Anyone betting against a third successive F1 world championship for Max Verstappen is playing a dangerous game. All signs are pointing to an equally, if more dominant, year for the Dutchman in 2023 than he had last year. So far his Red Bull team have won every race, Verstappen has four wins, team-mate Perez two, and Monaco was considered one of the very few venues where another team might be able to break the streak. As it was, Verstappen took an unbelievable pole and stormed to victory in the face of a spirited challenge from Fernando Alonso.

It's difficult to see how anyone is going to get close to Red Bull this weekend in Spain. Mercedes are doing what they always do and downplaying their own hopes, while Ferrari have not looked anywhere close to challenging for wins so far. Aston Martin have shown glimpses of promise, but the fact remains that Red Bull have cruised to victory at every race so far.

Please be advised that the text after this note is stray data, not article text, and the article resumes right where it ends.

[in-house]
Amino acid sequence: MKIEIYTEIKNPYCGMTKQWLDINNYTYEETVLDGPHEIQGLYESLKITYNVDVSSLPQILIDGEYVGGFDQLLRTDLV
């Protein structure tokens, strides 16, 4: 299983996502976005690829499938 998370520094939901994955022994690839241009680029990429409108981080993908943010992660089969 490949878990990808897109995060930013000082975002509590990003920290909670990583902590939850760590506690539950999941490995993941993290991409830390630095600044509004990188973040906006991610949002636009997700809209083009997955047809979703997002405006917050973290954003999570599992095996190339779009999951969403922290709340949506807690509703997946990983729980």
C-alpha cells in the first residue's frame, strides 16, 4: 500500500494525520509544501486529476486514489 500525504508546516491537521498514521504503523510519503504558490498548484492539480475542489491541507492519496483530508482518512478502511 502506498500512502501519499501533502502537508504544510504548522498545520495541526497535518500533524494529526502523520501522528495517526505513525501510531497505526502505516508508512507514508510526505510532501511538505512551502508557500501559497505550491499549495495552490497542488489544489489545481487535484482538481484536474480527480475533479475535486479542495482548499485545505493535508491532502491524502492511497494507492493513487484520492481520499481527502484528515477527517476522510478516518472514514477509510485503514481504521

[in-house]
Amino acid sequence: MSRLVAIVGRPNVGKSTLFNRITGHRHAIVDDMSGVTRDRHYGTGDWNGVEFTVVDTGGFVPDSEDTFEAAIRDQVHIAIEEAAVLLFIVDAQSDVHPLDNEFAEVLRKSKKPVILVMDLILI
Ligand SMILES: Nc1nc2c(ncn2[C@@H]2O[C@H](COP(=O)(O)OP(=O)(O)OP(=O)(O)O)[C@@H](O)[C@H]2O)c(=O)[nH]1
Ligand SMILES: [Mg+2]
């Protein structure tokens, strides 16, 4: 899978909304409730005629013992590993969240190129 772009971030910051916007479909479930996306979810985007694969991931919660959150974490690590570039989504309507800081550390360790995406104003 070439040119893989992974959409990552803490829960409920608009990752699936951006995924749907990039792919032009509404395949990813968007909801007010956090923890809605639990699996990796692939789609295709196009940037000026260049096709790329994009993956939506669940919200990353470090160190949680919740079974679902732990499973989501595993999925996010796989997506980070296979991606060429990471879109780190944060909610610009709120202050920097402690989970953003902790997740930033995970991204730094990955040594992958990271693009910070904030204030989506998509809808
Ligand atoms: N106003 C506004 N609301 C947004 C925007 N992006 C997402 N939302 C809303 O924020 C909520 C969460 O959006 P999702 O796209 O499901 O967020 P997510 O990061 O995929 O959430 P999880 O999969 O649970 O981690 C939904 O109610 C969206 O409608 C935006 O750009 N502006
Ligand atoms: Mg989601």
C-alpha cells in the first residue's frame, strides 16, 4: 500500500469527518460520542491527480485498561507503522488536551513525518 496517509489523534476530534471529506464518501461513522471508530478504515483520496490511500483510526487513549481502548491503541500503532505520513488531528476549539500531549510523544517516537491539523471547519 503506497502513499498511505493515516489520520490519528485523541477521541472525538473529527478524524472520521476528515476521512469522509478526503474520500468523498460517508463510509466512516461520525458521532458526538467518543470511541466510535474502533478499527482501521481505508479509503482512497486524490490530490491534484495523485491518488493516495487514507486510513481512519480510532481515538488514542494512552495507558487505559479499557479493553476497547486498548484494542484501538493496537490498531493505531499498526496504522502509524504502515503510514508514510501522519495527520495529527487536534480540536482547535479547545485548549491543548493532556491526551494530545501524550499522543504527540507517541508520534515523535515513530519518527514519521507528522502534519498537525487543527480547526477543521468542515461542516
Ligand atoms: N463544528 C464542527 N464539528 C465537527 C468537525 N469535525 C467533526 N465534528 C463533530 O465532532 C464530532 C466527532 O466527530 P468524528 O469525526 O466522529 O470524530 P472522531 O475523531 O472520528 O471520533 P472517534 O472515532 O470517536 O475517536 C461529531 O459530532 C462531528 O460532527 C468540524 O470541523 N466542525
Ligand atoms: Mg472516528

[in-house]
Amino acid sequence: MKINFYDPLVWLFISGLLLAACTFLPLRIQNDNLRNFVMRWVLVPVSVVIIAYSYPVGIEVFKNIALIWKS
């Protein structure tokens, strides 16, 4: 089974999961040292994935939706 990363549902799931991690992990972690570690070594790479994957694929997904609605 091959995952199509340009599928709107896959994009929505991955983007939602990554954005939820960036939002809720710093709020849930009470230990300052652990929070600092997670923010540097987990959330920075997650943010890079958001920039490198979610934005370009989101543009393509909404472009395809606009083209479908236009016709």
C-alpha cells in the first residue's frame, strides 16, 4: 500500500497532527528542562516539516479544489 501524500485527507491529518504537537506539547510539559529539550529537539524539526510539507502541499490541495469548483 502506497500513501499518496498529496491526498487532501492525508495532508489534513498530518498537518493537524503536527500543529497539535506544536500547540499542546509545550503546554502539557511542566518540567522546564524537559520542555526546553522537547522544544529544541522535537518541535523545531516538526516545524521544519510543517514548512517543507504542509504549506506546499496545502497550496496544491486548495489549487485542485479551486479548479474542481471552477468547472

Max Verstappen is beginning to emit the kind of aura we used to see with Michael Schumacher at Ferrari – that of man who believes he is unbeatable. And after his performance in Monaco, where he had no right to produce the lap that he did in qualifying, you have to say it’s justified. Don’t be surprised to see him at the front again come the chequered flag.


2. Can Perez bounce back in the title fight?

This feels awfully similar to what we saw from Charles Leclerc last year. Sergio Perez threatened to challenge his team-mate in the early going, and almost took the lead in the championship. But in the wake of his second poor weekend of the 2023 season, the Mexican now sits 39 points behind Verstappen in the drivers’ standings.

He won’t give up hope, but you have to wonder whether the doubts are already beginning to creep into Perez’s head, as he stands once more in the face of a barrage from a Max Verstappen who can seem to do no wrong right now.